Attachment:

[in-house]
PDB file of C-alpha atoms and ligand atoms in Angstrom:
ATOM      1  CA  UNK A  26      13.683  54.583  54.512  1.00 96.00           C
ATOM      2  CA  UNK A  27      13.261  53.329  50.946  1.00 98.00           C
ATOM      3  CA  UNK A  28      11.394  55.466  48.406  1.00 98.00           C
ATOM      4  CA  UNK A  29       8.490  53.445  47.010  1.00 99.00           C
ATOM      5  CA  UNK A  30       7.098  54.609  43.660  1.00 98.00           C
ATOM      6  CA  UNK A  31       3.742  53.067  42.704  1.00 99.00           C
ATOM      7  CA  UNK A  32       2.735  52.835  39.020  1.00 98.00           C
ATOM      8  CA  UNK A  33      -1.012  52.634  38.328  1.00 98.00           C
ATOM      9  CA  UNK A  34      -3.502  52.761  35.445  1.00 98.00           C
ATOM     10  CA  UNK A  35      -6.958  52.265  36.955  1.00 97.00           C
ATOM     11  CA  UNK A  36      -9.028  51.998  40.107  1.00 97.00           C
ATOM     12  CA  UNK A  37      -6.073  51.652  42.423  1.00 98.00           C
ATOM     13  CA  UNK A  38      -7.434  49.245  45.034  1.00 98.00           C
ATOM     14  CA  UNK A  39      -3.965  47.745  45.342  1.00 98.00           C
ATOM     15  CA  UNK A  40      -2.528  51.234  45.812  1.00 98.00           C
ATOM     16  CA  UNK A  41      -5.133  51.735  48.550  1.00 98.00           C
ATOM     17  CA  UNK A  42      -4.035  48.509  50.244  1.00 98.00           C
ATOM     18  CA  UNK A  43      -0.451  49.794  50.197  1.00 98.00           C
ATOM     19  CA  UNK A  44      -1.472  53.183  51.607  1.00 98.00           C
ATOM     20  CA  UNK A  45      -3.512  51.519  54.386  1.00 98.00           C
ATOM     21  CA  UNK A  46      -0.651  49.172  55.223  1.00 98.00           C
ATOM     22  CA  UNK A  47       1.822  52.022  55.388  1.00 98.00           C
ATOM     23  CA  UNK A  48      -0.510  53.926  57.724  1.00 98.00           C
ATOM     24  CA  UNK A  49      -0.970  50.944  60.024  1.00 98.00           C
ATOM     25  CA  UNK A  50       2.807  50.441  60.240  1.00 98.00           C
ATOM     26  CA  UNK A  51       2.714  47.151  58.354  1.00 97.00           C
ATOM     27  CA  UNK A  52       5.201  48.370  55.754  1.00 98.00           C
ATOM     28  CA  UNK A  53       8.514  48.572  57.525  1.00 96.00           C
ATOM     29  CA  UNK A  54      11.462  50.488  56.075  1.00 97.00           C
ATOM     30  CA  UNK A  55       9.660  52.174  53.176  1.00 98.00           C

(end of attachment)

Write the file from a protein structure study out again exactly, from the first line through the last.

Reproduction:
[in-house]
PDB file of C-alpha atoms and ligand atoms in Angstrom:
ATOM      1  CA  UNK A  26      13.683  54.583  54.512  1.00 96.00           C
ATOM      2  CA  UNK A  27      13.261  53.329  50.946  1.00 98.00           C
ATOM      3  CA  UNK A  28      11.394  55.466  48.406  1.00 98.00           C
ATOM      4  CA  UNK A  29       8.490  53.445  47.010  1.00 99.00           C
ATOM      5  CA  UNK A  30       7.098  54.609  43.660  1.00 98.00           C
ATOM      6  CA  UNK A  31       3.742  53.067  42.704  1.00 99.00           C
ATOM      7  CA  UNK A  32       2.735  52.835  39.020  1.00 98.00           C
ATOM      8  CA  UNK A  33      -1.012  52.634  38.328  1.00 98.00           C
ATOM      9  CA  UNK A  34      -3.502  52.761  35.445  1.00 98.00           C
ATOM     10  CA  UNK A  35      -6.958  52.265  36.955  1.00 97.00           C
ATOM     11  CA  UNK A  36      -9.028  51.998  40.107  1.00 97.00           C
ATOM     12  CA  UNK A  37      -6.073  51.652  42.423  1.00 98.00           C
ATOM     13  CA  UNK A  38      -7.434  49.245  45.034  1.00 98.00           C
ATOM     14  CA  UNK A  39      -3.965  47.745  45.342  1.00 98.00           C
ATOM     15  CA  UNK A  40      -2.528  51.234  45.812  1.00 98.00           C
ATOM     16  CA  UNK A  41      -5.133  51.735  48.550  1.00 98.00           C
ATOM     17  CA  UNK A  42      -4.035  48.509  50.244  1.00 98.00           C
ATOM     18  CA  UNK A  43      -0.451  49.794  50.197  1.00 98.00           C
ATOM     19  CA  UNK A  44      -1.472  53.183  51.607  1.00 98.00           C
ATOM     20  CA  UNK A  45      -3.512  51.519  54.386  1.00 98.00           C
ATOM     21  CA  UNK A  46      -0.651  49.172  55.223  1.00 98.00           C
ATOM     22  CA  UNK A  47       1.822  52.022  55.388  1.00 98.00           C
ATOM     23  CA  UNK A  48      -0.510  53.926  57.724  1.00 98.00           C
ATOM     24  CA  UNK A  49      -0.970  50.944  60.024  1.00 98.00           C
ATOM     25  CA  UNK A  50       2.807  50.441  60.240  1.00 98.00           C
ATOM     26  CA  UNK A  51       2.714  47.151  58.354  1.00 97.00           C
ATOM     27  CA  UNK A  52       5.201  48.370  55.754  1.00 98.00           C
ATOM     28  CA  UNK A  53       8.514  48.572  57.525  1.00 96.00           C
ATOM     29  CA  UNK A  54      11.462  50.488  56.075  1.00 97.00           C
ATOM     30  CA  UNK A  55       9.660  52.174  53.176  1.00 98.00           C